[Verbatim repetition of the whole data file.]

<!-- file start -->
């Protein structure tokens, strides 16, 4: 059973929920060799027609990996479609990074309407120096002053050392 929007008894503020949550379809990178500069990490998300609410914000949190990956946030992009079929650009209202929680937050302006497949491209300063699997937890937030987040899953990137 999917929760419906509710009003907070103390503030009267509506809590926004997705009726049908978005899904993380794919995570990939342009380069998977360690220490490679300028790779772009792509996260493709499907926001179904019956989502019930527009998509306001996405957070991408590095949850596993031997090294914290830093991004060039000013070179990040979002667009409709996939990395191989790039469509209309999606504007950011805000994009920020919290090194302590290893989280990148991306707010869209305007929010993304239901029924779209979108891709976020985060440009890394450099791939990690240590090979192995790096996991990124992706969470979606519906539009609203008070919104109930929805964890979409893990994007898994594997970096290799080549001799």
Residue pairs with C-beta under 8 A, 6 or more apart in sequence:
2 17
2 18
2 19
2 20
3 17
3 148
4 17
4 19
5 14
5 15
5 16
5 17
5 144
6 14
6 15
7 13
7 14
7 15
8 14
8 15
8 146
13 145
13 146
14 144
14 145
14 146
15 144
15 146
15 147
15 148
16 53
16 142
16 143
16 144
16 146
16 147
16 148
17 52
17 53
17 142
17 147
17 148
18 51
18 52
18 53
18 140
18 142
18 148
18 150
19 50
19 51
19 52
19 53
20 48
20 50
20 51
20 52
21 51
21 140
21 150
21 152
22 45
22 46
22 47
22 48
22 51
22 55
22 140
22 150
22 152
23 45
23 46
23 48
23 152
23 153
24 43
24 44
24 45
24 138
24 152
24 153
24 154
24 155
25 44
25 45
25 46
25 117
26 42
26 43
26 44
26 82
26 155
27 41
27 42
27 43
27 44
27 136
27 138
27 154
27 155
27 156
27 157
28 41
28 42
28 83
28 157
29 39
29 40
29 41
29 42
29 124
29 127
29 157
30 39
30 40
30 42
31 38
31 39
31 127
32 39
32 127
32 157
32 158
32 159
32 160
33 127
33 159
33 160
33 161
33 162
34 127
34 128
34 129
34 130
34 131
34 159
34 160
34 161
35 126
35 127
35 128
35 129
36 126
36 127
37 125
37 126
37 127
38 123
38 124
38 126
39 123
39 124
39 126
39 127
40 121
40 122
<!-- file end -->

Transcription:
């Protein structure tokens, strides 16, 4: 059973929920060799027609990996479609990074309407120096002053050392 929007008894503020949550379809990178500069990490998300609410914000949190990956946030992009079929650009209202929680937050302006497949491209300063699997937890937030987040899953990137 999917929760419906509710009003907070103390503030009267509506809590926004997705009726049908978005899904993380794919995570990939342009380069998977360690220490490679300028790779772009792509996260493709499907926001179904019956989502019930527009998509306001996405957070991408590095949850596993031997090294914290830093991004060039000013070179990040979002667009409709996939990395191989790039469509209309999606504007950011805000994009920020919290090194302590290893989280990148991306707010869209305007929010993304239901029924779209979108891709976020985060440009890394450099791939990690240590090979192995790096996991990124992706969470979606519906539009609203008070919104109930929805964890979409893990994007898994594997970096290799080549001799």
Residue pairs with C-beta under 8 A, 6 or more apart in sequence:
2 17
2 18
2 19
2 20
3 17
3 148
4 17
4 19
5 14
5 15
5 16
5 17
5 144
6 14
6 15
7 13
7 14
7 15
8 14
8 15
8 146
13 145
13 146
14 144
14 145
14 146
15 144
15 146
15 147
15 148
16 53
16 142
16 143
16 144
16 146
16 147
16 148
17 52
17 53
17 142
17 147
17 148
18 51
18 52
18 53
18 140
18 142
18 148
18 150
19 50
19 51
19 52
19 53
20 48
20 50
20 51
20 52
21 51
21 140
21 150
21 152
22 45
22 46
22 47
22 48
22 51
22 55
22 140
22 150
22 152
23 45
23 46
23 48
23 152
23 153
24 43
24 44
24 45
24 138
24 152
24 153
24 154
24 155
25 44
25 45
25 46
25 117
26 42
26 43
26 44
26 82
26 155
27 41
27 42
27 43
27 44
27 136
27 138
27 154
27 155
27 156
27 157
28 41
28 42
28 83
28 157
29 39
29 40
29 41
29 42
29 124
29 127
29 157
30 39
30 40
30 42
31 38
31 39
31 127
32 39
32 127
32 157
32 158
32 159
32 160
33 127
33 159
33 160
33 161
33 162
34 127
34 128
34 129
34 130
34 131
34 159
34 160
34 161
35 126
35 127
35 128
35 129
36 126
36 127
37 125
37 126
37 127
38 123
38 124
38 126
39 123
39 124
39 126
39 127
40 121
40 122